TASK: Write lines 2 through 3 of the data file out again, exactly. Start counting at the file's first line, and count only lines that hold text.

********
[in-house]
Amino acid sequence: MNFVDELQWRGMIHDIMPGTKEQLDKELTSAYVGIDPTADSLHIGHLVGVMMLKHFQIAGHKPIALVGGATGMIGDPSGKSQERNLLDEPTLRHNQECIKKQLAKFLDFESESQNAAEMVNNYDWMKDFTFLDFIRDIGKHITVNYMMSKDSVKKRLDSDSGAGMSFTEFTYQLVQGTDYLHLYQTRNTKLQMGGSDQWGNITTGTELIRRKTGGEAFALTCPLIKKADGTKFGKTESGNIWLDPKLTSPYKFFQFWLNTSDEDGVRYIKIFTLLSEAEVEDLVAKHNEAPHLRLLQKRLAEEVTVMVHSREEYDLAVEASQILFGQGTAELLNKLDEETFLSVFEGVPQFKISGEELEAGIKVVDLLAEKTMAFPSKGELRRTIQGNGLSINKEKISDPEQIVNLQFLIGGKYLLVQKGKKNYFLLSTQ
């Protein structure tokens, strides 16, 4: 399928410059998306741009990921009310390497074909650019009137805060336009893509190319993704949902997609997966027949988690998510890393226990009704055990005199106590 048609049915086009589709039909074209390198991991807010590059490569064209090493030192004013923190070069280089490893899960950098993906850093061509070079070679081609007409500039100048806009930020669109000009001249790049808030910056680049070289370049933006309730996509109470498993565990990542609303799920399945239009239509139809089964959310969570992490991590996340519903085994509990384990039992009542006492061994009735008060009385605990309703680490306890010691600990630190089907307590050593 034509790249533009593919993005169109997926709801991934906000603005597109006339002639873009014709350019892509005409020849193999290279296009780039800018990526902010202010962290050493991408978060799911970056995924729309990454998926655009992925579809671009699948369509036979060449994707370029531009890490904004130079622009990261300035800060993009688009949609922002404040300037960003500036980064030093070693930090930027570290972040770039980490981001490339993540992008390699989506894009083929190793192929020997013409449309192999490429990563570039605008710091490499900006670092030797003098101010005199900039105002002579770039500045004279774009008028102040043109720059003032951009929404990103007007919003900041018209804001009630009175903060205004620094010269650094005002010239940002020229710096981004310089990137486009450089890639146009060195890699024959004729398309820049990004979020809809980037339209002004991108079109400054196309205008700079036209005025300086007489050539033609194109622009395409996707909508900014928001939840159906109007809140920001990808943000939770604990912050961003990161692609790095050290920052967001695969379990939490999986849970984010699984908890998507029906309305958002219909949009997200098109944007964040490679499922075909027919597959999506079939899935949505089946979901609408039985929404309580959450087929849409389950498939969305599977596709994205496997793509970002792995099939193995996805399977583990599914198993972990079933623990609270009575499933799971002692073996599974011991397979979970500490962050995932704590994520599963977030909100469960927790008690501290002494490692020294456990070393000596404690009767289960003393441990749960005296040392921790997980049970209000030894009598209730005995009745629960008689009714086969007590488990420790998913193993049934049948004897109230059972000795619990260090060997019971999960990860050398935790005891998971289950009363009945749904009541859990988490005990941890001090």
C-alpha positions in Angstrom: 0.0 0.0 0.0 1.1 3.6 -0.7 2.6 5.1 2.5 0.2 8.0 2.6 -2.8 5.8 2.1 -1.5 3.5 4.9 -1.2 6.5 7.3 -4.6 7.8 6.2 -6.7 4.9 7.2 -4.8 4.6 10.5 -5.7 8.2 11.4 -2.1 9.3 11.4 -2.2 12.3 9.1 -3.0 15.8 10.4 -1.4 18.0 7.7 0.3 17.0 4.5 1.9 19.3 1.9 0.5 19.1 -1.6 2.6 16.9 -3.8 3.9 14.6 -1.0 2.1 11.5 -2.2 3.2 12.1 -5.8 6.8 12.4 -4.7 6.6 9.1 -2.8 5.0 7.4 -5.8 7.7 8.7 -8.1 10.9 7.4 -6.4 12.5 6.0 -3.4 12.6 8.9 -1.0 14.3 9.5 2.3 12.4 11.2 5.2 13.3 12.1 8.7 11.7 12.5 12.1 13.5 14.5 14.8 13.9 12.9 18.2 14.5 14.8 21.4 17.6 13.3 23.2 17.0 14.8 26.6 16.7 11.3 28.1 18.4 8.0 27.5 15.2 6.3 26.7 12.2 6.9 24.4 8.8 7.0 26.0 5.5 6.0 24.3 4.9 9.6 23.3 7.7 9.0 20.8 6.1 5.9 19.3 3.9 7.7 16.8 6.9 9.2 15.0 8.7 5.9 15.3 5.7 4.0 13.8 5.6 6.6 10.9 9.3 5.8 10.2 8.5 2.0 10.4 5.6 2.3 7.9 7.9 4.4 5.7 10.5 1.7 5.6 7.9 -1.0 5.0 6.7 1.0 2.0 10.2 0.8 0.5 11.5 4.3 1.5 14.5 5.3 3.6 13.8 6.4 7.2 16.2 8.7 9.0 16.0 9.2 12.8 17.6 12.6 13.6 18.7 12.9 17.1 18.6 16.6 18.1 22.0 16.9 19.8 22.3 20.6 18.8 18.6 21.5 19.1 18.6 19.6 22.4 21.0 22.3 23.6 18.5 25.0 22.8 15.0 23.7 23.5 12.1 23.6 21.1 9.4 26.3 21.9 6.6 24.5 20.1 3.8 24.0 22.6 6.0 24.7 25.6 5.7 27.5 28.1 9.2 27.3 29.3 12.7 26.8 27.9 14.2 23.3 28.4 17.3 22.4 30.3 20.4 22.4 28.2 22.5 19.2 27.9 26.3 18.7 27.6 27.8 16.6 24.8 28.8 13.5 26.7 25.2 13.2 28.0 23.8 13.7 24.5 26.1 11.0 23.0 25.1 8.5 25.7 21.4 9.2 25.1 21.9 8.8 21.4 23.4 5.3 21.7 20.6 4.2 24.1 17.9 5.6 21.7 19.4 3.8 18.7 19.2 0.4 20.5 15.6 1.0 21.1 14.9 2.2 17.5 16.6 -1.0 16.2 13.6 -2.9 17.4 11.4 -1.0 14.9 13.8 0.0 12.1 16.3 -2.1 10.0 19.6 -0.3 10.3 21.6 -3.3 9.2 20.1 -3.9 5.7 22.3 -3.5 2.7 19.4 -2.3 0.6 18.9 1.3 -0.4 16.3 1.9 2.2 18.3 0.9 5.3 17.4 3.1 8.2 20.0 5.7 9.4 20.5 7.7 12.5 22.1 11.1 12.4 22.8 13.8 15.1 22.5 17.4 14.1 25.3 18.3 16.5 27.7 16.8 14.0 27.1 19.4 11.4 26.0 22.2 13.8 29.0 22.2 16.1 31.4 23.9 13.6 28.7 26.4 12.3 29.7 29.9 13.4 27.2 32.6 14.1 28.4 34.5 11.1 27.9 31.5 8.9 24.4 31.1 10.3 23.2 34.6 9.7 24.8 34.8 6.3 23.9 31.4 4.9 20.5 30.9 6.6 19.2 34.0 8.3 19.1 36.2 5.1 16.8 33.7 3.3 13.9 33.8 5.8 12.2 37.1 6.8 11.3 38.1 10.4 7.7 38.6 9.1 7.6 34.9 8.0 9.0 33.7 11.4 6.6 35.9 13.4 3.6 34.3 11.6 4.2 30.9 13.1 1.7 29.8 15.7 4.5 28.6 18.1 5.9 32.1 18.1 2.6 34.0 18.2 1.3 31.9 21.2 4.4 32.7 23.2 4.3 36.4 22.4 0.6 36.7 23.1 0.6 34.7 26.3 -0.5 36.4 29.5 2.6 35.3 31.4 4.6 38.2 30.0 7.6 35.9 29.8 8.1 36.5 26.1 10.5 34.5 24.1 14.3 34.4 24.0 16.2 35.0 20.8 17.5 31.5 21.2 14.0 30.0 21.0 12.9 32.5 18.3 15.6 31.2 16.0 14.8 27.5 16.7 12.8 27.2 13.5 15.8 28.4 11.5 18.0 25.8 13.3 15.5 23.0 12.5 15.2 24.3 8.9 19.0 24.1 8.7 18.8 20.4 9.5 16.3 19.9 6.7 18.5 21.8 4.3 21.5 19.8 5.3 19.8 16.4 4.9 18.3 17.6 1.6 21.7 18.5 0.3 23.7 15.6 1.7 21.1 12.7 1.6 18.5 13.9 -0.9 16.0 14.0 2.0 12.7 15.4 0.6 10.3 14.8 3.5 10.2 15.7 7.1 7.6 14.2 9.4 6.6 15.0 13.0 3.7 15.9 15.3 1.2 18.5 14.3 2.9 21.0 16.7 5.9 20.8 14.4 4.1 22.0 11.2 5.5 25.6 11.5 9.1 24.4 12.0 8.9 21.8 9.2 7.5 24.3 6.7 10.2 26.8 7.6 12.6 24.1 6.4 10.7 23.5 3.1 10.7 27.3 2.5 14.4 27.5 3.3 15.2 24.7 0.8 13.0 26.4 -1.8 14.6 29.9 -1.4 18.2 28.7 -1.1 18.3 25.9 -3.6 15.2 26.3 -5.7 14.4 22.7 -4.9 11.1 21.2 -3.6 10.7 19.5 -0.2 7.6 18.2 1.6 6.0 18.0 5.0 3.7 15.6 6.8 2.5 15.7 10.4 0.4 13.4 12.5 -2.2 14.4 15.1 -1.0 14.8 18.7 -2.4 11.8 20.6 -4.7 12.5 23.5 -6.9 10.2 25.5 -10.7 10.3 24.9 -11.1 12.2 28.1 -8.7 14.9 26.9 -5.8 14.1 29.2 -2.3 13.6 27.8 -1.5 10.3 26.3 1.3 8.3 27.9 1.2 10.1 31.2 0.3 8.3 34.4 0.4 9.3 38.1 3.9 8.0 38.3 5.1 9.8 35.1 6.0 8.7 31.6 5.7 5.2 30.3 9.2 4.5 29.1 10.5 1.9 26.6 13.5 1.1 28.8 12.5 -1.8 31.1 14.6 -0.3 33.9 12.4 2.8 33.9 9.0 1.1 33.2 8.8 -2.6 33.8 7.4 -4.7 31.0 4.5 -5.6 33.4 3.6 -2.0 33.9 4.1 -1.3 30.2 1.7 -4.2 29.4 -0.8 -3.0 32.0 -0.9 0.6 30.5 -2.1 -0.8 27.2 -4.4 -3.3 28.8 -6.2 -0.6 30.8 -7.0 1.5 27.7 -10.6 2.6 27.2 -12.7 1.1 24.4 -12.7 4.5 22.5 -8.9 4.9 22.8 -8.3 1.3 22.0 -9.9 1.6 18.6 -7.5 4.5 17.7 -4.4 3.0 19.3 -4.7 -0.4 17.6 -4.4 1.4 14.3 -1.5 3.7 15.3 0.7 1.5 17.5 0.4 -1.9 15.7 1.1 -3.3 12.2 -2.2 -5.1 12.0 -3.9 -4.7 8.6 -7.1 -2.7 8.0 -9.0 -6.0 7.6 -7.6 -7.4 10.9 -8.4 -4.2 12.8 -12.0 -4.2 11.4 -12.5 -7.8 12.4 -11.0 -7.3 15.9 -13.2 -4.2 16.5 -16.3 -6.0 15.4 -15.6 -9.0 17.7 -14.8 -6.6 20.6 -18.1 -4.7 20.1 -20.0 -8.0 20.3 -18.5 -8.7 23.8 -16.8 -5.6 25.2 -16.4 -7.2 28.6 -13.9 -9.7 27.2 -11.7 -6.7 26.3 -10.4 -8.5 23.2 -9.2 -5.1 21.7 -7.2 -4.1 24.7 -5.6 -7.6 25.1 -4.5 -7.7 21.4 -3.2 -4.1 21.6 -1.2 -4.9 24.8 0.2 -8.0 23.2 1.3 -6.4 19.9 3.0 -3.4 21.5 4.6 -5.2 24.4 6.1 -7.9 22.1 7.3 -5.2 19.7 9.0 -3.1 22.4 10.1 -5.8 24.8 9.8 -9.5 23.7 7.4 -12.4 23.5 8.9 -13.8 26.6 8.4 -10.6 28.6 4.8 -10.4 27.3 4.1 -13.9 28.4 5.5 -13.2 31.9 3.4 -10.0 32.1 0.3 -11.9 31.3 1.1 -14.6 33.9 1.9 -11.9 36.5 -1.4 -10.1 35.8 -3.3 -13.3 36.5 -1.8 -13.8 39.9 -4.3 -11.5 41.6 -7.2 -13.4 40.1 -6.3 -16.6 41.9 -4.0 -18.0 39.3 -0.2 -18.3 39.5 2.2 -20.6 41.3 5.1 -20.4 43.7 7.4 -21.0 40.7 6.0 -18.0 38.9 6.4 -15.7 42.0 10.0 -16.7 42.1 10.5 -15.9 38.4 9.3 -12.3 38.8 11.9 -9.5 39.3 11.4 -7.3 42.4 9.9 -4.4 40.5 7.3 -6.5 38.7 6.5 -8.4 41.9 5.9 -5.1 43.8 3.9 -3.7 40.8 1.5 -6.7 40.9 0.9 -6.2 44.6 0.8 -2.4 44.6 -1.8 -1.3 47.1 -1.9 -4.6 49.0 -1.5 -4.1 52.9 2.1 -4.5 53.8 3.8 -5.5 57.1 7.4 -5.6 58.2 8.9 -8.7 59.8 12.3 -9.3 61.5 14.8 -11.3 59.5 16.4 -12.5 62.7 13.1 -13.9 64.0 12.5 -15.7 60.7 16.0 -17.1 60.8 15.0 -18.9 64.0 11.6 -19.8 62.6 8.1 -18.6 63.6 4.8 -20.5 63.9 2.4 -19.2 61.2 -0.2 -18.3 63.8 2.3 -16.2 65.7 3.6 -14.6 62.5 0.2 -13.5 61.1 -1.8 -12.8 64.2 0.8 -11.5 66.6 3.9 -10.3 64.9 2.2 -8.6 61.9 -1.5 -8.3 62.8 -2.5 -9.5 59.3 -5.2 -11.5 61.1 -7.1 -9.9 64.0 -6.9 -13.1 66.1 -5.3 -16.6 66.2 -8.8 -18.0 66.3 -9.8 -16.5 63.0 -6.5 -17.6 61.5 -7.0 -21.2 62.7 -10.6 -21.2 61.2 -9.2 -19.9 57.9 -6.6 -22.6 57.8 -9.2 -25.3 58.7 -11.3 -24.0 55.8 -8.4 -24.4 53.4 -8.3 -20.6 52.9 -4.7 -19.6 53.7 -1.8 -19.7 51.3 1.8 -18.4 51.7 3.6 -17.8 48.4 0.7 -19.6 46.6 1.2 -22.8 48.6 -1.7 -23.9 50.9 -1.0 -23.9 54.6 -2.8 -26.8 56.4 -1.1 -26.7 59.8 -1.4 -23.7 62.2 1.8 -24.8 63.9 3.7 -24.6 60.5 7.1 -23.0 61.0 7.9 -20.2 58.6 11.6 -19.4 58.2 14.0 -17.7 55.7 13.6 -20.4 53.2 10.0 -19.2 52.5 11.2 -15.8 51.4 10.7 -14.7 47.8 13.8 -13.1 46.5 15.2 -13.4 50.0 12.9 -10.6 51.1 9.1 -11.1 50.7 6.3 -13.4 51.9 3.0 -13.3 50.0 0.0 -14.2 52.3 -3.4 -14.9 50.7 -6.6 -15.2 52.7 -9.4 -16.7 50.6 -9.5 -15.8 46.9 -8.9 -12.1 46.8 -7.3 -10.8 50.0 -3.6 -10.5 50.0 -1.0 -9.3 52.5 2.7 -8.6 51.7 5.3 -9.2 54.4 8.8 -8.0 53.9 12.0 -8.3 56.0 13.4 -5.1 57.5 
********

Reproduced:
Amino acid sequence: MNFVDELQWRGMIHDIMPGTKEQLDKELTSAYVGIDPTADSLHIGHLVGVMMLKHFQIAGHKPIALVGGATGMIGDPSGKSQERNLLDEPTLRHNQECIKKQLAKFLDFESESQNAAEMVNNYDWMKDFTFLDFIRDIGKHITVNYMMSKDSVKKRLDSDSGAGMSFTEFTYQLVQGTDYLHLYQTRNTKLQMGGSDQWGNITTGTELIRRKTGGEAFALTCPLIKKADGTKFGKTESGNIWLDPKLTSPYKFFQFWLNTSDEDGVRYIKIFTLLSEAEVEDLVAKHNEAPHLRLLQKRLAEEVTVMVHSREEYDLAVEASQILFGQGTAELLNKLDEETFLSVFEGVPQFKISGEELEAGIKVVDLLAEKTMAFPSKGELRRTIQGNGLSINKEKISDPEQIVNLQFLIGGKYLLVQKGKKNYFLLSTQ
């Protein structure tokens, strides 16, 4: 399928410059998306741009990921009310390497074909650019009137805060336009893509190319993704949902997609997966027949988690998510890393226990009704055990005199106590 048609049915086009589709039909074209390198991991807010590059490569064209090493030192004013923190070069280089490893899960950098993906850093061509070079070679081609007409500039100048806009930020669109000009001249790049808030910056680049070289370049933006309730996509109470498993565990990542609303799920399945239009239509139809089964959310969570992490991590996340519903085994509990384990039992009542006492061994009735008060009385605990309703680490306890010691600990630190089907307590050593 034509790249533009593919993005169109997926709801991934906000603005597109006339002639873009014709350019892509005409020849193999290279296009780039800018990526902010202010962290050493991408978060799911970056995924729309990454998926655009992925579809671009699948369509036979060449994707370029531009890490904004130079622009990261300035800060993009688009949609922002404040300037960003500036980064030093070693930090930027570290972040770039980490981001490339993540992008390699989506894009083929190793192929020997013409449309192999490429990563570039605008710091490499900006670092030797003098101010005199900039105002002579770039500045004279774009008028102040043109720059003032951009929404990103007007919003900041018209804001009630009175903060205004620094010269650094005002010239940002020229710096981004310089990137486009450089890639146009060195890699024959004729398309820049990004979020809809980037339209002004991108079109400054196309205008700079036209005025300086007489050539033609194109622009395409996707909508900014928001939840159906109007809140920001990808943000939770604990912050961003990161692609790095050290920052967001695969379990939490999986849970984010699984908890998507029906309305958002219909949009997200098109944007964040490679499922075909027919597959999506079939899935949505089946979901609408039985929404309580959450087929849409389950498939969305599977596709994205496997793509970002792995099939193995996805399977583990599914198993972990079933623990609270009575499933799971002692073996599974011991397979979970500490962050995932704590994520599963977030909100469960927790008690501290002494490692020294456990070393000596404690009767289960003393441990749960005296040392921790997980049970209000030894009598209730005995009745629960008689009714086969007590488990420790998913193993049934049948004897109230059972000795619990260090060997019971999960990860050398935790005891998971289950009363009945749904009541859990988490005990941890001090």